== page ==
A CIO's Guide to the Emerging Threat of Government Digital Transformation in Tax
Much of the current digital transformation focus is on its multiple impacts to a company’s digital experience. Nearly all articles, books, speaking events, and consulting programs focus on the impact of digital experience to a company’s product and customer experience. Yet little attention is given to the significant changes coming as a result of government digital transformation and its subsequent and significant impacts on business. Estimating the total tax footprint of a $1 billion company conservatively puts the total tax liability starting around $250 million. At potentially 25% of your revenue, is the tax department a key part of your digital transformation strategy? Governments around the world know the key to reliable and fraud-proof tax revenue requires their own digital transformation. Being at the intersection of technology and business process, where governments squarely aim to drive increased tax compliance with greater access to data, CIOs are uniquely positioned to reduce their global tax compliance risk.
Over the last few years, the world has seen quite a few “digital” changes impacting tax operations with even more to come. In the United States, tax reform has impacted data requirements for global tax compliance. The Organization for Economic Cooperation and Development (OECD) has been driving more transparency with initiatives like Standard Audit File for Tax (SAF-T), Base Erosion Profit Shifting (BEPS), and most recently, its “Unified Approach.” The OECD reported that within the last 10 years, more than EUR 100 billion in additional tax revenue had been identified as a result of automatic financial account information exchanges among most of the OECD’s global forum. Do your tax and finance teams have ready access to the data they need to ensure compliance with U.S. tax reform, BEPS, and other government reporting requirements?
CIOs can drive a more holistic digital transformation with small course corrections to their existing plans that can significantly diminish the business disruption and risks inherent to digital tax reform
Governments are also turning their focus to business transaction data exchange and, in many cases, in real-time transactional reporting. The concept of a “pre-cleared” tax invoice began in Brazil with its eNota Fiscal. Similar processes made their way through Latin America and have now jumped to continental Europe. In 2019, Italy and Hungary began requiring companies to send copies of their transaction data in near real-time to the government. India announced it would require the same for medium to large companies beginning in 2020. We will continue to see more and more governments follow Brazil’s lead and require invoices be recorded and cleared by the government before a company can bill its customers. What is your technology strategy for integrating with external government systems? Will you be able to respond to new disruptive government reporting requirements easily?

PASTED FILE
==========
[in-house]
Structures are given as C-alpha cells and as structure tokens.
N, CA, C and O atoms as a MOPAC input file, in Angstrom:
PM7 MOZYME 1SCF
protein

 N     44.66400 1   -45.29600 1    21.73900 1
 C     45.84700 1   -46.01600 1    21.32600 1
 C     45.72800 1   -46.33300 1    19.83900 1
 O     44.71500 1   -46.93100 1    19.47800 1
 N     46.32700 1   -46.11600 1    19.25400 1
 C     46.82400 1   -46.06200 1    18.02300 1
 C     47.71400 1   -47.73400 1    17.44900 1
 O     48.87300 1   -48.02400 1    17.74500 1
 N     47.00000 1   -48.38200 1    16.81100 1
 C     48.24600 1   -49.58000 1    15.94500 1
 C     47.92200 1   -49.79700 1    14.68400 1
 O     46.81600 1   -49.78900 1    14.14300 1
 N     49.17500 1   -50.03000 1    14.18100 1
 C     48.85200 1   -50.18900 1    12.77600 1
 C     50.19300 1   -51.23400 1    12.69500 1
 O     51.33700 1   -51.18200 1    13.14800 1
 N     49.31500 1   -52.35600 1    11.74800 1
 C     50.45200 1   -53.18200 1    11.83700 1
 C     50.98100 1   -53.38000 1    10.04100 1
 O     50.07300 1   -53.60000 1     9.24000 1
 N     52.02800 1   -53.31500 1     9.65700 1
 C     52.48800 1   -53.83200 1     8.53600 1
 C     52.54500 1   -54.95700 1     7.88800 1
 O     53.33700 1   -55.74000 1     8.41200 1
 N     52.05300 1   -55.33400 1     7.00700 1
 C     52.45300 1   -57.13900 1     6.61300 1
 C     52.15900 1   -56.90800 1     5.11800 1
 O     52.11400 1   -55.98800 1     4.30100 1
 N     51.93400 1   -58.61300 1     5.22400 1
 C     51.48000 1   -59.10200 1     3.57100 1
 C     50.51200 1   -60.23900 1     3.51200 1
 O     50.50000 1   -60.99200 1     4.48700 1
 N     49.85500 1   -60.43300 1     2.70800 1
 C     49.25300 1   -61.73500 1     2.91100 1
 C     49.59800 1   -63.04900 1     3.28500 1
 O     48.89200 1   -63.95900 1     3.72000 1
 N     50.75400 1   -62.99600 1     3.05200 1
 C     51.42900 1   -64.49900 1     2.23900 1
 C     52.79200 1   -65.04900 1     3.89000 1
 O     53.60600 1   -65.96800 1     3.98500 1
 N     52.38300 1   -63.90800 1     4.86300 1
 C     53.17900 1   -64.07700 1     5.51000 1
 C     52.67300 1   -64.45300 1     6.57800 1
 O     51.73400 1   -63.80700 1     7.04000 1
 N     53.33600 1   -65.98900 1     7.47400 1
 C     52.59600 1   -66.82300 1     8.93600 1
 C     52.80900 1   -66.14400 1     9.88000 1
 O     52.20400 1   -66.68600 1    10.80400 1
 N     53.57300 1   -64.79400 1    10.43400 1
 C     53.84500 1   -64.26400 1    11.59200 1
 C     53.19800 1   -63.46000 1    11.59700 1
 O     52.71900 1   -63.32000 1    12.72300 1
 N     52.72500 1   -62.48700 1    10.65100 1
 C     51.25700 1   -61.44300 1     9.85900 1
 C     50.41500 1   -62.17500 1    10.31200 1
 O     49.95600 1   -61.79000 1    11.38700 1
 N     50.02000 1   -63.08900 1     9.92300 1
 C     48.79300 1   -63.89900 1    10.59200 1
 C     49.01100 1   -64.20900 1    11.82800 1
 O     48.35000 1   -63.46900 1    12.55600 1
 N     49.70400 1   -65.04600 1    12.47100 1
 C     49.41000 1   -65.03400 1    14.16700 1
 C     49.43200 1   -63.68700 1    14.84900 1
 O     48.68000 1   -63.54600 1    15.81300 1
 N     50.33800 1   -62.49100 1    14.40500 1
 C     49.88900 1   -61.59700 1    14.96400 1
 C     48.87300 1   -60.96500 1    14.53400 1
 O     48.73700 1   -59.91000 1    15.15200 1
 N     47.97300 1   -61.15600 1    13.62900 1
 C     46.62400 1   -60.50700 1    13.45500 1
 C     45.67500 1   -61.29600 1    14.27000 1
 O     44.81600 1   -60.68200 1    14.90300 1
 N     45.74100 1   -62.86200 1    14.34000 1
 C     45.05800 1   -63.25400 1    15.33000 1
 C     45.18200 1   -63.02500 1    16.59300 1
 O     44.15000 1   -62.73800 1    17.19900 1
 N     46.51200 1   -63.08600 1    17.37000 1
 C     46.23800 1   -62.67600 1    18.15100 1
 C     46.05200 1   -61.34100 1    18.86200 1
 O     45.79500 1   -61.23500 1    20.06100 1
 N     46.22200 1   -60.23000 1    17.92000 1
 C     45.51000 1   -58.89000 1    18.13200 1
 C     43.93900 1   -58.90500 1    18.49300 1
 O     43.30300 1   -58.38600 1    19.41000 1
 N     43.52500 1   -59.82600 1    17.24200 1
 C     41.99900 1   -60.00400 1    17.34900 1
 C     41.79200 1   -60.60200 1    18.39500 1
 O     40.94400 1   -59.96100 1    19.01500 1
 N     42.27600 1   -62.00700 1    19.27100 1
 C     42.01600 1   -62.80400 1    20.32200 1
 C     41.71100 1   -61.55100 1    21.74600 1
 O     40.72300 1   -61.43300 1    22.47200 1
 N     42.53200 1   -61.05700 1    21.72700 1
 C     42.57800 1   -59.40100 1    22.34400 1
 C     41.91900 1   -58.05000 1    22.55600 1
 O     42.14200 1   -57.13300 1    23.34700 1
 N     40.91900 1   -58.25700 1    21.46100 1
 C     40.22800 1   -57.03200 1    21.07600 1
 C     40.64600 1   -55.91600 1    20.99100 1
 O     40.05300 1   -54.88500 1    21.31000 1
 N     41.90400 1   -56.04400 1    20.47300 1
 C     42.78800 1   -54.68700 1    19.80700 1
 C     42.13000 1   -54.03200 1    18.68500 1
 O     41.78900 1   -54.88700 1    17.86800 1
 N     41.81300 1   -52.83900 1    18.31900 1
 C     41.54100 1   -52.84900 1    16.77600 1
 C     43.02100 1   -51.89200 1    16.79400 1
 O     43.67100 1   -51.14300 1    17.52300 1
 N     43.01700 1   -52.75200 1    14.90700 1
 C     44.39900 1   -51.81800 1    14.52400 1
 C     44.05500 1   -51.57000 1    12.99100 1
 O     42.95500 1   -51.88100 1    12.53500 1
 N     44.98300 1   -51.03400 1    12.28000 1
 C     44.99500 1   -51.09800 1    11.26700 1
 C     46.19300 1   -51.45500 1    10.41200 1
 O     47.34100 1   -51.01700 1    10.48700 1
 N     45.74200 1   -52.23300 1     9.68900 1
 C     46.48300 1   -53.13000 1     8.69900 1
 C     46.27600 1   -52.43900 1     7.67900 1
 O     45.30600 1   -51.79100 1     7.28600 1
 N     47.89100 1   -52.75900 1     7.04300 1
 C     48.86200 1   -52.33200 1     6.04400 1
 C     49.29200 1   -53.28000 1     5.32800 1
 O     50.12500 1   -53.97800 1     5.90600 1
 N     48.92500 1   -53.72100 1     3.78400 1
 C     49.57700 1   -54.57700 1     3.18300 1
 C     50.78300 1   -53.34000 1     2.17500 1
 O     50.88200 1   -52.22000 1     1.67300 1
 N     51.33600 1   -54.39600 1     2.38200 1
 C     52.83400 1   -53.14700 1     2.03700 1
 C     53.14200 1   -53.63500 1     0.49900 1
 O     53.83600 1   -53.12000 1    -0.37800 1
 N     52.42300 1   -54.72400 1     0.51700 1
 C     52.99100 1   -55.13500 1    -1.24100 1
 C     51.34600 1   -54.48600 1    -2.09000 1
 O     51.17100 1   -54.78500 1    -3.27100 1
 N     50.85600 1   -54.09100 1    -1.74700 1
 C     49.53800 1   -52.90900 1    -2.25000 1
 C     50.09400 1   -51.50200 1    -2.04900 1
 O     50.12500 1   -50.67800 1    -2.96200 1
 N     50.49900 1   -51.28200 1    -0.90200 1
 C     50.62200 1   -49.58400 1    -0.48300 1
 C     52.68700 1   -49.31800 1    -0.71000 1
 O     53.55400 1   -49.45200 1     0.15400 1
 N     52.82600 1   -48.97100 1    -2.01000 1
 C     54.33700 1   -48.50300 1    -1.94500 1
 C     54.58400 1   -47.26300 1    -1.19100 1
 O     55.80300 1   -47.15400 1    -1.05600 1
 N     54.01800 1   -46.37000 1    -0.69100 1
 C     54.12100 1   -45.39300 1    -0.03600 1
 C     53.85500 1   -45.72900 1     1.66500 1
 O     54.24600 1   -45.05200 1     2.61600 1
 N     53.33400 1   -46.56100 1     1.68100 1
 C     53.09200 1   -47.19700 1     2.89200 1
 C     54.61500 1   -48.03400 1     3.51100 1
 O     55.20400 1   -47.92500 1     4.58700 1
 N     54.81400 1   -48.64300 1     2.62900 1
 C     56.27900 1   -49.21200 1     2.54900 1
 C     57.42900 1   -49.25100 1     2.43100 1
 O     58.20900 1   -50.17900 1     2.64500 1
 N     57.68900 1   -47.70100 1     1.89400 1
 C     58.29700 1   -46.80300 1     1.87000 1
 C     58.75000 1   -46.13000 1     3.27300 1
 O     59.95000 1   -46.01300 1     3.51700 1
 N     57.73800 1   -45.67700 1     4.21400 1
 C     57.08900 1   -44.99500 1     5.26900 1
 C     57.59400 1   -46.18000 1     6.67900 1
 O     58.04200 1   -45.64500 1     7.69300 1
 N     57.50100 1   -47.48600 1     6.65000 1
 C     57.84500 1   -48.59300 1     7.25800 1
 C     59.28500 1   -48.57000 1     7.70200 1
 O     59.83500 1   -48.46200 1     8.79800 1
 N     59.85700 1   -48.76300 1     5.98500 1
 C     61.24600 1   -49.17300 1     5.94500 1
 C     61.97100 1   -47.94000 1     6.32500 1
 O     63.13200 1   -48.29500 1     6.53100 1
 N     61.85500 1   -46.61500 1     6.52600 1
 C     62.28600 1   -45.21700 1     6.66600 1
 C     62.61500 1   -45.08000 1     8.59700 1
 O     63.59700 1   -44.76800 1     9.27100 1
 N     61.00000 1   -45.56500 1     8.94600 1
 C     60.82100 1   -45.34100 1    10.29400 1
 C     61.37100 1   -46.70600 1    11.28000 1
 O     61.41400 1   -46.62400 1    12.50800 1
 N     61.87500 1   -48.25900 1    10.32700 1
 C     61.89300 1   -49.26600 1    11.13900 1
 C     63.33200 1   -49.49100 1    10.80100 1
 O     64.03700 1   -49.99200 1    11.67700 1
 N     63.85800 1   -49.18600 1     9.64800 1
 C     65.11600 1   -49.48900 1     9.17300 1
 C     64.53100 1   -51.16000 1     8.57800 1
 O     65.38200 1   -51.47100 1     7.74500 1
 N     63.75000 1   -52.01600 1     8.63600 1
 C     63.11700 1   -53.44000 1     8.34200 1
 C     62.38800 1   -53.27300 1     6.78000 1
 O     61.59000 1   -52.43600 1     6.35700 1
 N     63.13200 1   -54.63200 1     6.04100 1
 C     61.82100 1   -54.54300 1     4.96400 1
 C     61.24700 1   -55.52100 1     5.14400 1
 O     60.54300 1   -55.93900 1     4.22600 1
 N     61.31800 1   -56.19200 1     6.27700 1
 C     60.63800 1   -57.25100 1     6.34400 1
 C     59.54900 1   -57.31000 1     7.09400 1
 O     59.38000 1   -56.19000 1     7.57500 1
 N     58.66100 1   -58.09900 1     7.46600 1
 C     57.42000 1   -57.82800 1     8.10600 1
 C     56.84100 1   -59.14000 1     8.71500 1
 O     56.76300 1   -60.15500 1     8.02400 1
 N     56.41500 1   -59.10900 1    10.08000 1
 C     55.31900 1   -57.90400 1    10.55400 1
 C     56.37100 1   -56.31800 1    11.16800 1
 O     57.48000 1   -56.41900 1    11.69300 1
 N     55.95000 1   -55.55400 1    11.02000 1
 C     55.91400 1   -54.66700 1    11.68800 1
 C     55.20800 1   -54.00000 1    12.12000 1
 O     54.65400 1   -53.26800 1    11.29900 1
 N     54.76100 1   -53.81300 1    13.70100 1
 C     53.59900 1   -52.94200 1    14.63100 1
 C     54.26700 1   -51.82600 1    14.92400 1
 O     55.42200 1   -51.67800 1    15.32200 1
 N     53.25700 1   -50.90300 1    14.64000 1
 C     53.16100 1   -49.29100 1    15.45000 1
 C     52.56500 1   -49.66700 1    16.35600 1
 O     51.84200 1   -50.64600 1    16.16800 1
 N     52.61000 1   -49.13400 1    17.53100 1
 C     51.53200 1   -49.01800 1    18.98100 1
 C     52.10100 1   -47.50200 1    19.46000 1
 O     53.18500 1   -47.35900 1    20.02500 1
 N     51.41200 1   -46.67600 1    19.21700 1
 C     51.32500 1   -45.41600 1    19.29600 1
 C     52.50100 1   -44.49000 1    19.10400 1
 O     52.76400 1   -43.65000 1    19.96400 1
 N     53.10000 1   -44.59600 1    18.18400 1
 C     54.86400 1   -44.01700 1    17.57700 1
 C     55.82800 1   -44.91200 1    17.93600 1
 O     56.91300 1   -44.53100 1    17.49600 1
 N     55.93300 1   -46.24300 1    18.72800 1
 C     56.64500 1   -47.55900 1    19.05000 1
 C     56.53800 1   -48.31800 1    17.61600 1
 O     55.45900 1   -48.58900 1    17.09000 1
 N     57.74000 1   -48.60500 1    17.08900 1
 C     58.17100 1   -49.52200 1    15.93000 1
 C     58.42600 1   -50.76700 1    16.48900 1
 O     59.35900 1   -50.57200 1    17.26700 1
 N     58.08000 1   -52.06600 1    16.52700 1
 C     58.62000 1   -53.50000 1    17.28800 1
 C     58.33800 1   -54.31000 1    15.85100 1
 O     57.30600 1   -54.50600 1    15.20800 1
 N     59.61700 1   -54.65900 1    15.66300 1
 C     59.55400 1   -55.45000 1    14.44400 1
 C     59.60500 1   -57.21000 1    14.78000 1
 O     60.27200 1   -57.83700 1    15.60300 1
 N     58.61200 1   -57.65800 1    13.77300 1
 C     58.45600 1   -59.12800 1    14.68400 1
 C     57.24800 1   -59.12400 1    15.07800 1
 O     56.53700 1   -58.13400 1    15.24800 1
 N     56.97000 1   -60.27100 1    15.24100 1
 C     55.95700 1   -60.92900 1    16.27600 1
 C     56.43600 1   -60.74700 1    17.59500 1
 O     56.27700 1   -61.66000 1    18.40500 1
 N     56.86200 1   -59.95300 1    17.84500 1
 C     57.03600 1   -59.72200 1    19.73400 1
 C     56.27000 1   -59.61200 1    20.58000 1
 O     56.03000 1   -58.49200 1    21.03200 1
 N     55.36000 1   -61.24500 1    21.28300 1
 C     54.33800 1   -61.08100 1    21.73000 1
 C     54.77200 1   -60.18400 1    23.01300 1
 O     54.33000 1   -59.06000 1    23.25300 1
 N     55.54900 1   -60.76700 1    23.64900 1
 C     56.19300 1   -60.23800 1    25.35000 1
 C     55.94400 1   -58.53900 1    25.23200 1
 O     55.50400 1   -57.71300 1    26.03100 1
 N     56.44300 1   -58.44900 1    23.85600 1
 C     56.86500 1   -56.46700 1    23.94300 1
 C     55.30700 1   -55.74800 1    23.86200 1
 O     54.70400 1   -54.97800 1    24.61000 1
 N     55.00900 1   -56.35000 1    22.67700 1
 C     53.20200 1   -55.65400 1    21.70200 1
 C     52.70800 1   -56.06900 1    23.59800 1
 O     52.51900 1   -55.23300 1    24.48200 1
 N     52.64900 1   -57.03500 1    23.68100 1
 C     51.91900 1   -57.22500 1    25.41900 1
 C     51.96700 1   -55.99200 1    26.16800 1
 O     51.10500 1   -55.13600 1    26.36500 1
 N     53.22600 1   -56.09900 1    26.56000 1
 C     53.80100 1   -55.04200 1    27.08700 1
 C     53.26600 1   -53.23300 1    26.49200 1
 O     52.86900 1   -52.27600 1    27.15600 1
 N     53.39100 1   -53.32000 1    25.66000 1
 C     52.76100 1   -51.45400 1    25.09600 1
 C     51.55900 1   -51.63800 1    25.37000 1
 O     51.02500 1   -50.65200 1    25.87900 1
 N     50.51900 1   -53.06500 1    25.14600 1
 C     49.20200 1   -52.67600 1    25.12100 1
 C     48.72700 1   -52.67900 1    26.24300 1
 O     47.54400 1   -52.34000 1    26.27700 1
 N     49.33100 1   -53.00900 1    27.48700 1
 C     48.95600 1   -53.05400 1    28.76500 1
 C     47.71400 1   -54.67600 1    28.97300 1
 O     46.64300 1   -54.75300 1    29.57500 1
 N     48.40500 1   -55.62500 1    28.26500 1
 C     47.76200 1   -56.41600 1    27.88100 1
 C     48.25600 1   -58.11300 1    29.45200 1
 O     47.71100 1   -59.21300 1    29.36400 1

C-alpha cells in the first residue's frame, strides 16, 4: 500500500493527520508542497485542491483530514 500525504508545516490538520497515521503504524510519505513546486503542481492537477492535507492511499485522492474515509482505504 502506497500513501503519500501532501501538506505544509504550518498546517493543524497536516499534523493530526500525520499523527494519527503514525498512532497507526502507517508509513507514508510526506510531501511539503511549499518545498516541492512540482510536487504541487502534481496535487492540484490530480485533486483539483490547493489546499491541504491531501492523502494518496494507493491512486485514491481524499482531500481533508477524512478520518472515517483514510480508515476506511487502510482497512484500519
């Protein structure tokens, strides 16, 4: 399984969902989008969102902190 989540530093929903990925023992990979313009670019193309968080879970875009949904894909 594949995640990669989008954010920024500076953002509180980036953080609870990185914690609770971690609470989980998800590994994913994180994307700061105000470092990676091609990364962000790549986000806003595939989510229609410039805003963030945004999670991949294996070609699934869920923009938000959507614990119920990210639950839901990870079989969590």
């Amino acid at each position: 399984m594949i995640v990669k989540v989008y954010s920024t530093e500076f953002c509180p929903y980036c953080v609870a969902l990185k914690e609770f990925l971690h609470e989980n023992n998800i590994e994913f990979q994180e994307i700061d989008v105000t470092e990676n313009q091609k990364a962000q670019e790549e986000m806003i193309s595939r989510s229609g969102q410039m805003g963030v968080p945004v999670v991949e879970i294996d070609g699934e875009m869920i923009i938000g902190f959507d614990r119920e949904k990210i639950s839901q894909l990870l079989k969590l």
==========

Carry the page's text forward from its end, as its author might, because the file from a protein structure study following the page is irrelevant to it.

As the market experiences digital transformation, governments are not only transforming reporting requirements but also who and what they can tax. France is leading the charge with its recently enacted Digital Services Tax. The objective? A bigger piece of the digital economic pie. With the U.S. Supreme Court ruling in favor of South Dakota v. Wayfair in 2018, companies doing business in the U.S. are now required to collect sales tax in many states, even if they do not have a physical presence but have sufficient economic activity. This ruling was aimed squarely at taxing the thriving e-commerce market. How involved is the tax department in your digital transformation to help proactively mitigate these types of issues?
CIOs can drive a more holistic digital transformation with small course corrections to their existing plans that can significantly diminish the business disruption and risks inherent to digital tax reform. First, incorporate your tax leadership in key business systems strategy meetings. They will be able to identify upcoming disruptive law changes that will impact technology decisions. Second, ask your key business system partners how they will help you comply with new tax laws. Do they provide open application programming interfaces (APIs) for third parties if they cannot timely meet tax requirements themselves? Finally, as you expand your business globally by planting new flags, strongly consider local tax compliance obligations in this new era of government digital transformation in tax.
Thank you to Adam Schaffner for his contributions to this article.